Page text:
Real estate used to be the bedrock of many investors' portfolios. It used to stand the test of time as a sensible, solid investment across most every economic situation. That was until 2007, when the entire real estate market experienced what was unthinkable only a few years earlier: It plunged in value.
The real estate bubble that led to a stock market crash and the subsequent Great Recession is a story most people know: Overzealous lenders were giving away too many bad loans, while builders with access to easy money were developing too many homes. Everyone was happy and home prices soared.
But as home prices went up, people needed to borrow a lot more money. And eventually, those lenders couldn't afford to keep up with all the defaulted loans from bad creditors. Meanwhile, the oversupply of homes started to punish prices lower, leaving many homebuyers stuck owing way more than their homes valued.
Despite the real estate crisis, many savvy investors used the downturn to buy properties at bargain basement prices that will likely create profits regardless of what happens with the overall market. And indeed, just recently this downtrend in prices started to stabilize. Statistics from around the country are indicating upticks in prices and demand.
If the rebound continues, then these bargain buyers will quickly multiply their wealth. If the market slips backward again, then the property owners will still have the opportunity to generate income through rent payments. It's no wonder now may be the best time in a generation to own real estate. Investors from Warren Buffett to Ken Fisher to income expert and editor of High-Yield Investing Carla Pasternak are all talking about the "Renter Nation," a trend that can potentially make many investors a lot of money.
In other words, if you buy right, then the macro economic situation won't have a huge effect on the success of your investment.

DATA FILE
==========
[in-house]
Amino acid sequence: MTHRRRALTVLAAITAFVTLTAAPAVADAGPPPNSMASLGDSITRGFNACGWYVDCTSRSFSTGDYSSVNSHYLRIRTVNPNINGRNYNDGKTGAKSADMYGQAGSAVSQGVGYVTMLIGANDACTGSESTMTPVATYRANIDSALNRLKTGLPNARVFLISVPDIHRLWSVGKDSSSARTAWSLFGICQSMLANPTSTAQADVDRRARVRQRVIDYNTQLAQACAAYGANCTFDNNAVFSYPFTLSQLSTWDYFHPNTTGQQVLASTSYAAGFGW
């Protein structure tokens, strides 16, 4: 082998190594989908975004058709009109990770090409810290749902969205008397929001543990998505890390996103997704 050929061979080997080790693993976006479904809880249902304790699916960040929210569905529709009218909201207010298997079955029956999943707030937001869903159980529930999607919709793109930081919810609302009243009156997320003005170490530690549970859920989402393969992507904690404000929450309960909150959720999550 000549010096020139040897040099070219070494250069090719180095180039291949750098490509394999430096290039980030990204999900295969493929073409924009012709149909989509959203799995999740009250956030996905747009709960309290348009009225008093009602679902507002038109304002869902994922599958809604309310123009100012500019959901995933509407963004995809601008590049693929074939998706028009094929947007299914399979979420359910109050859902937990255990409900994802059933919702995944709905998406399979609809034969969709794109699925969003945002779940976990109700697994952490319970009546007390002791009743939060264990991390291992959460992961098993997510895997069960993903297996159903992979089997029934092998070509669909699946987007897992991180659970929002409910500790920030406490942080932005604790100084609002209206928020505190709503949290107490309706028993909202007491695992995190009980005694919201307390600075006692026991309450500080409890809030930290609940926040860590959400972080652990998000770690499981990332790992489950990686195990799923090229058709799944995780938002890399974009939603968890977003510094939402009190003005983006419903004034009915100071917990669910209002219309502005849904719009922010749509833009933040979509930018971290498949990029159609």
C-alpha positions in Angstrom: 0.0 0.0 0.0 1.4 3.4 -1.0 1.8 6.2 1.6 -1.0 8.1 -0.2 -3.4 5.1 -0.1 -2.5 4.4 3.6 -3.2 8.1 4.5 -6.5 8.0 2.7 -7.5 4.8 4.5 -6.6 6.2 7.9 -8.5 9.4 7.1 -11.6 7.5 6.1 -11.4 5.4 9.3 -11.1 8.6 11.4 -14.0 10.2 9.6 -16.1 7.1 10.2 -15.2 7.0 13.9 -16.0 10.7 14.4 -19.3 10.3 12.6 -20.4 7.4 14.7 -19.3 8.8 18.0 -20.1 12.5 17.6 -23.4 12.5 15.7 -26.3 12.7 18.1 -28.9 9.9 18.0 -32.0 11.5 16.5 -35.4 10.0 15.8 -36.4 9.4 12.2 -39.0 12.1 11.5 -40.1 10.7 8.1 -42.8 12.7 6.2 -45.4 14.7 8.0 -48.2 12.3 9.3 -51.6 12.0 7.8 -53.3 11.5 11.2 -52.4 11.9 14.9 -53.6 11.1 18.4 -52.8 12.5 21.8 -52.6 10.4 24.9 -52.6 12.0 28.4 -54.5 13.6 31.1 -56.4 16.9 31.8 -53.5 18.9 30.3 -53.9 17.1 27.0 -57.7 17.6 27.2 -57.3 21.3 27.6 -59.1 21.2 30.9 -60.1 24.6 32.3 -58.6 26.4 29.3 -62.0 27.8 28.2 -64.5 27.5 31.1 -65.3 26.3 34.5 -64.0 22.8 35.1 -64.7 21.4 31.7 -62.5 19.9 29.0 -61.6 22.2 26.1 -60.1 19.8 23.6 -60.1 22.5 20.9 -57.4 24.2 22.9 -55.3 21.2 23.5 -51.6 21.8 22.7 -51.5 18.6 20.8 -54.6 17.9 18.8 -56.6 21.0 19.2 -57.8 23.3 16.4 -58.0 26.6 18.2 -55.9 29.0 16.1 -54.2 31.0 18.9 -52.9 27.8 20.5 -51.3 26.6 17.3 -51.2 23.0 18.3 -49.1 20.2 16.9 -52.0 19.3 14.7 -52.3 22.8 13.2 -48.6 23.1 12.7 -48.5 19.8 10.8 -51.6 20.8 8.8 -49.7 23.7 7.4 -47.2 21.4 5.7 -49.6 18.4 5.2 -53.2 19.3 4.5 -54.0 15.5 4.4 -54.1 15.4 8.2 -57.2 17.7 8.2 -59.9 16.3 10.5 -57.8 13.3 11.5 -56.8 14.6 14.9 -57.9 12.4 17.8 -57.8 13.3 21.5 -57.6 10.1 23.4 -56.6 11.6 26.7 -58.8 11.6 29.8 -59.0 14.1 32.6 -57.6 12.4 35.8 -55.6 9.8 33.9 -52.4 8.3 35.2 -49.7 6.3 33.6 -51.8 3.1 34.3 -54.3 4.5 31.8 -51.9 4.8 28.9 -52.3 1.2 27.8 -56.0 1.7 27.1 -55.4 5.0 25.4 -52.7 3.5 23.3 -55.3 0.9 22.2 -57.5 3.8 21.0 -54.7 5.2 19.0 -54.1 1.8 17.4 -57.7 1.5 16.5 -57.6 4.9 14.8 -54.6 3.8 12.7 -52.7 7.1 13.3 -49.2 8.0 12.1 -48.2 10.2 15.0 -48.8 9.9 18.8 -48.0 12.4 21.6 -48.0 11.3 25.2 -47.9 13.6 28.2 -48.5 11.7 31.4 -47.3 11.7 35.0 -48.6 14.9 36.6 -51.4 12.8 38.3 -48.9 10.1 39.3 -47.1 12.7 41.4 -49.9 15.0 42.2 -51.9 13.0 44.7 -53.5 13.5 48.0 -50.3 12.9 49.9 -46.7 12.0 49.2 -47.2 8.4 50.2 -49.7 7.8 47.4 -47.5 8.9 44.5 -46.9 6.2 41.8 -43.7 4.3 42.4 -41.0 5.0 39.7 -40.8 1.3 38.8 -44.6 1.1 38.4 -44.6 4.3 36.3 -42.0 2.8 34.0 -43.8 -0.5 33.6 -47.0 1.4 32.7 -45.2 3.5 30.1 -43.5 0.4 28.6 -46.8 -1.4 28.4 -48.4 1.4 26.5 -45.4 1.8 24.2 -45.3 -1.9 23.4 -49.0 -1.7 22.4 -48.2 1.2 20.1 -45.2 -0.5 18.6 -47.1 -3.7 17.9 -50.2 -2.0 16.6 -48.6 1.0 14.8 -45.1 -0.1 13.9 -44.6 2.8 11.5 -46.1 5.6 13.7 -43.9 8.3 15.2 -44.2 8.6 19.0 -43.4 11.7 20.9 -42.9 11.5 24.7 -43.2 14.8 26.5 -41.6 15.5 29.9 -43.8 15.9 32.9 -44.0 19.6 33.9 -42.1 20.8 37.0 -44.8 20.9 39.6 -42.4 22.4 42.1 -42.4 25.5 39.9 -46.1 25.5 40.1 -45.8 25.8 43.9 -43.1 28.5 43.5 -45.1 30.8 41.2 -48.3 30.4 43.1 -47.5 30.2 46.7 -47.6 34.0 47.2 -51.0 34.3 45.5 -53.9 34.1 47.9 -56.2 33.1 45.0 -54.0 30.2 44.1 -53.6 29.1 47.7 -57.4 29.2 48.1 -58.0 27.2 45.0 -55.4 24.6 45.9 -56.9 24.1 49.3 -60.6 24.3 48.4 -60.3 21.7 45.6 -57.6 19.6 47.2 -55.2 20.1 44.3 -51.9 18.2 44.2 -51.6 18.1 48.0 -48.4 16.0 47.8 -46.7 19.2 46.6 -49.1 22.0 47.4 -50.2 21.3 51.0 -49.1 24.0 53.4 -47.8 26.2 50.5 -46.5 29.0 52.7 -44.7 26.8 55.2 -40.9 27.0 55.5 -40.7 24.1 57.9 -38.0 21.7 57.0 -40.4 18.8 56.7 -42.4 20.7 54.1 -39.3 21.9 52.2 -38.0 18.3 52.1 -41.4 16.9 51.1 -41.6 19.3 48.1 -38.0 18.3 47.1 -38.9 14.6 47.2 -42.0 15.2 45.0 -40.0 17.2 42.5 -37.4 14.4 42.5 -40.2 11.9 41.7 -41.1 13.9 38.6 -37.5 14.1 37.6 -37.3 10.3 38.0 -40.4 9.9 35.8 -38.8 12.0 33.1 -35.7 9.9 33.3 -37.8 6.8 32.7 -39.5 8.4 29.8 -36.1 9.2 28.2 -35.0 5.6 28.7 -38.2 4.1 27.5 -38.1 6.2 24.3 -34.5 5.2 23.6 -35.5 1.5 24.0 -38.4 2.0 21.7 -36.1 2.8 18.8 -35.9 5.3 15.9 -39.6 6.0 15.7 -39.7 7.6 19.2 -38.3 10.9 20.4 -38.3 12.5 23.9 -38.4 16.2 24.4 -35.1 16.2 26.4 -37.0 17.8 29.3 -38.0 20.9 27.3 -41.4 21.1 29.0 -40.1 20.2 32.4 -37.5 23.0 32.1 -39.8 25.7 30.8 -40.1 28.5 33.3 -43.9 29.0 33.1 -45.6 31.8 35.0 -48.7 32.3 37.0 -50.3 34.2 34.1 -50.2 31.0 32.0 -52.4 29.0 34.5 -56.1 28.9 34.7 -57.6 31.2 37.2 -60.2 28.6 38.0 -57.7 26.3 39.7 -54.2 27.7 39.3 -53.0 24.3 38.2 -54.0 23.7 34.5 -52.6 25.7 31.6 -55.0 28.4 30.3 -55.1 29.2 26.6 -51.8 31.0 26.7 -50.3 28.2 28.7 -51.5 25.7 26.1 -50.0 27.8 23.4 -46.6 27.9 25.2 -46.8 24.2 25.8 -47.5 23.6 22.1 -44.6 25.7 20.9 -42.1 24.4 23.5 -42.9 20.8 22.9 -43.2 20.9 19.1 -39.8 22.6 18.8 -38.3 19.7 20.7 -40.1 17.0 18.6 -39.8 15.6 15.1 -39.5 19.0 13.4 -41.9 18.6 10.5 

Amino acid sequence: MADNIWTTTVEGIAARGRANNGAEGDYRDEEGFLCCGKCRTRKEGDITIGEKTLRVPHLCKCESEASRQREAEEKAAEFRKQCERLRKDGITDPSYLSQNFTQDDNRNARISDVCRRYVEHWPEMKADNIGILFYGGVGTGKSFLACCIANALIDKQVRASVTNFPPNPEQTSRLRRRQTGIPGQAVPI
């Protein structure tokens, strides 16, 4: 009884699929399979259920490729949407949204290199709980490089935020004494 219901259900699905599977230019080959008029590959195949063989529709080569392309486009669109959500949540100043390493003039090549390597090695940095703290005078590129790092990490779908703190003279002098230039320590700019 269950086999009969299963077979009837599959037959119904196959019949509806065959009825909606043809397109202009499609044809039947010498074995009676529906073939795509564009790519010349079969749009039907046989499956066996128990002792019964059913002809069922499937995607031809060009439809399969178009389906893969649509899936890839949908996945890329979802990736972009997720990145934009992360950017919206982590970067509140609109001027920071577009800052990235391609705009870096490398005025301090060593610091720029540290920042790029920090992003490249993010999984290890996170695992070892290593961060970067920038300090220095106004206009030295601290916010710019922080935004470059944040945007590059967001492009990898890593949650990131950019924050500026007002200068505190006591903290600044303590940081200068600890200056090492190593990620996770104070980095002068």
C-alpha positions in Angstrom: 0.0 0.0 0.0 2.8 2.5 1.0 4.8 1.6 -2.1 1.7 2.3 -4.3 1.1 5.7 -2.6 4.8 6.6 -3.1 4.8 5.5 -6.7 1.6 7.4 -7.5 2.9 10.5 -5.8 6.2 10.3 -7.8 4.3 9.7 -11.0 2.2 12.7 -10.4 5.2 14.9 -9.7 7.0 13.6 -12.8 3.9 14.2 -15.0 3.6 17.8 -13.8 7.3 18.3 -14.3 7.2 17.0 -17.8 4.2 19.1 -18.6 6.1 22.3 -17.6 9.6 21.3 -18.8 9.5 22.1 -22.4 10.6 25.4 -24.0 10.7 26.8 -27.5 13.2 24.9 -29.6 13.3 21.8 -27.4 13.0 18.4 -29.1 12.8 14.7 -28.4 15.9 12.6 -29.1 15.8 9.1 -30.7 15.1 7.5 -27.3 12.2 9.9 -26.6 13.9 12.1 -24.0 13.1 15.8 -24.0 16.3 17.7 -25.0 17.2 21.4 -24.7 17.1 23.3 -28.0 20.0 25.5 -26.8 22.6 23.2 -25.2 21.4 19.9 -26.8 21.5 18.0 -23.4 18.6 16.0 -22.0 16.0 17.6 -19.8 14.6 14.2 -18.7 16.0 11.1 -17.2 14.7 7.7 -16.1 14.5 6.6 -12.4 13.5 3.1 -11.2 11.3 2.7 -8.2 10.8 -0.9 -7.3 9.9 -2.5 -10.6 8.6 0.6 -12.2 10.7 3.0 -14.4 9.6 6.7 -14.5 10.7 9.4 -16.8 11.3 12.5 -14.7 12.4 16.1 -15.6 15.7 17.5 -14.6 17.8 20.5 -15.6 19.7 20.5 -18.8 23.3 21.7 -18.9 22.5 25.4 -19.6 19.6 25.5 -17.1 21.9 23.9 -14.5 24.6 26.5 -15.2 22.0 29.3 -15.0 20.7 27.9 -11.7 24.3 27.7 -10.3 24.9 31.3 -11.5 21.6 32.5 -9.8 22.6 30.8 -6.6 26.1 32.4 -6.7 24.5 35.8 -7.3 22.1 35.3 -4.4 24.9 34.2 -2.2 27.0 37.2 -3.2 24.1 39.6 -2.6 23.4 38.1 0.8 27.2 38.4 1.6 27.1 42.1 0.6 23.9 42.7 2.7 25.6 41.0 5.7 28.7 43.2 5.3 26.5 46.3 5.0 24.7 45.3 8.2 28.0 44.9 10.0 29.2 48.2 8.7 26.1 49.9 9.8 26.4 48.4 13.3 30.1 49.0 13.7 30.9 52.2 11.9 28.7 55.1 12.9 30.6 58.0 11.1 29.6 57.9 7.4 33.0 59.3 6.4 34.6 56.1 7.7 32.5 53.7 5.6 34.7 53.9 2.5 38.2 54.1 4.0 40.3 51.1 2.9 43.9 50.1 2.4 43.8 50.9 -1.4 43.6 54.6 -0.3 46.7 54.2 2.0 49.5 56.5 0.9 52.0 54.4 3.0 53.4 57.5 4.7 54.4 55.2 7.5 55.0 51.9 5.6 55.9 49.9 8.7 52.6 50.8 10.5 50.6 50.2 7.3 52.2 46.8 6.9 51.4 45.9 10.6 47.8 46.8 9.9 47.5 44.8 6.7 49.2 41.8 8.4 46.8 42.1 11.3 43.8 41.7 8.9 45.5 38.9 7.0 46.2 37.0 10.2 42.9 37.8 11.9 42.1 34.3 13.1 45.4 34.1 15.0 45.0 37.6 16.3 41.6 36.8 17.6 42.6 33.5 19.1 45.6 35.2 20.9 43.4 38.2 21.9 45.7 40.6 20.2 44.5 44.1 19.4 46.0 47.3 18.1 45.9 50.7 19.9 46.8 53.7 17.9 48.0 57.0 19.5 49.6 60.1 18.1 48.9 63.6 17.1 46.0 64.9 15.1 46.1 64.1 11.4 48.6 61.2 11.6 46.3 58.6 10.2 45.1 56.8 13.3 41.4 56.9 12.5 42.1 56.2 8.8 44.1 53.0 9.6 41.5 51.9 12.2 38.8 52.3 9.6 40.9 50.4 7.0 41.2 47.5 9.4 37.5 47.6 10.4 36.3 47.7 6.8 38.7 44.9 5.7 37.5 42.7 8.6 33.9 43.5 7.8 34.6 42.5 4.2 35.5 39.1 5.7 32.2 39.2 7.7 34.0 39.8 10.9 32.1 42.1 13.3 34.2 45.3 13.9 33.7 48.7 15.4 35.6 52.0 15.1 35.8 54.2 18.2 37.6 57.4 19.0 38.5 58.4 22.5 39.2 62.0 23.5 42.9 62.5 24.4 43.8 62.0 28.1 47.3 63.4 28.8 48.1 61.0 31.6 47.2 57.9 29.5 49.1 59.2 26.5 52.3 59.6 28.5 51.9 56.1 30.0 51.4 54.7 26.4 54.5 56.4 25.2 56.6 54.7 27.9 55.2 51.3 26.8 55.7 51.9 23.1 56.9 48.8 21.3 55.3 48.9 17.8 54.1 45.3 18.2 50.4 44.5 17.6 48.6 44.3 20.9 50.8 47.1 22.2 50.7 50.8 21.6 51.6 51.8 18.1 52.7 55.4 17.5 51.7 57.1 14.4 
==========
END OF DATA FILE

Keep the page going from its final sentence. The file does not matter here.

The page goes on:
And this is precisely why real estate is such a great asset to hold in a crisis portfolio. People will always need a place to live and to conduct business.
There are two primary ways to invest in real estate -- hands-on or hands-off. Professional real estate investors refer to these choices as the "hard" or "soft" way to participate in the market.
The hard method of investing in real estate is when investors buy the physical properties themselves -- single-family homes, apartment buildings or commercial properties can be purchased as investments by individuals or groups of investors. These properties can be purchased at a discount and then be improved to quickly lift their value to match the neighboring properties.
This takes specialized knowledge of the real estate market, the ability to understand and price construction, and a keen eye for value. The property is then quickly sold to the end-user or another investor at a profit.
Another popular way to profit from the hands-on method of real estate investing is to purchase properties with the express purpose of renting them out. If the rent for a particular area exceeds the mortgage and other carrying costs of the property, then the landlord or investor has a positive cash flow. Many hands-on investors have become millionaires and even billionaires by using this method of investing in real estate.
The hands off or "soft" method of investing in real estate is through real estate investment trusts, or REITs. Investors can purchase shares in REITS just like buying shares in any public company. The advantage to REITs is that you are buying into professionally-managed properties that are already producing a profit. In short, you become a landlord without the hassles of managing a property yourself.
The best part of investing in REITs is that they often sport attractive high yields. Names like Colony Financial (NYSE: CLNY), a commercial property REIT yielding more than 6% and Associated Estates Realty (NYSE: AEC), a REIT focused on apartment buildings currently yielding roughly 4.5% are just the tip of the iceberg when it comes to REIT investing.
And if you are worried about the risk of investing in a single REIT, then you can diversify by owning a basket of REITs through exchange-traded funds (ETFs). The downside of the ETF REIT route is generally lower yields and higher book-to-value valuations. However, this is nothing unusual and just represents the typical risk/reward trade off.
Risks to Consider: If you decide to go the hands-on route, then it's easy to overpay for a property, get bad tenants who don't pay rent on time, have unexpected expenses and a host of other troubles can get in your way.
Going the hands-off route of REITs has the risk of bad decisions or even fraud by the REIT operators.
Action to Take --> Every portfolio designed to withstand crisis needs to have exposure to real estate. How you decide to get this exposure should be based on your goals, skills, risk acceptance and capital level.
But diversification is key in any crisis portfolio, even within the real estate niche. Diversification can be geographic, with different types of properties and even with a mix of hard and soft types of investing mentioned above.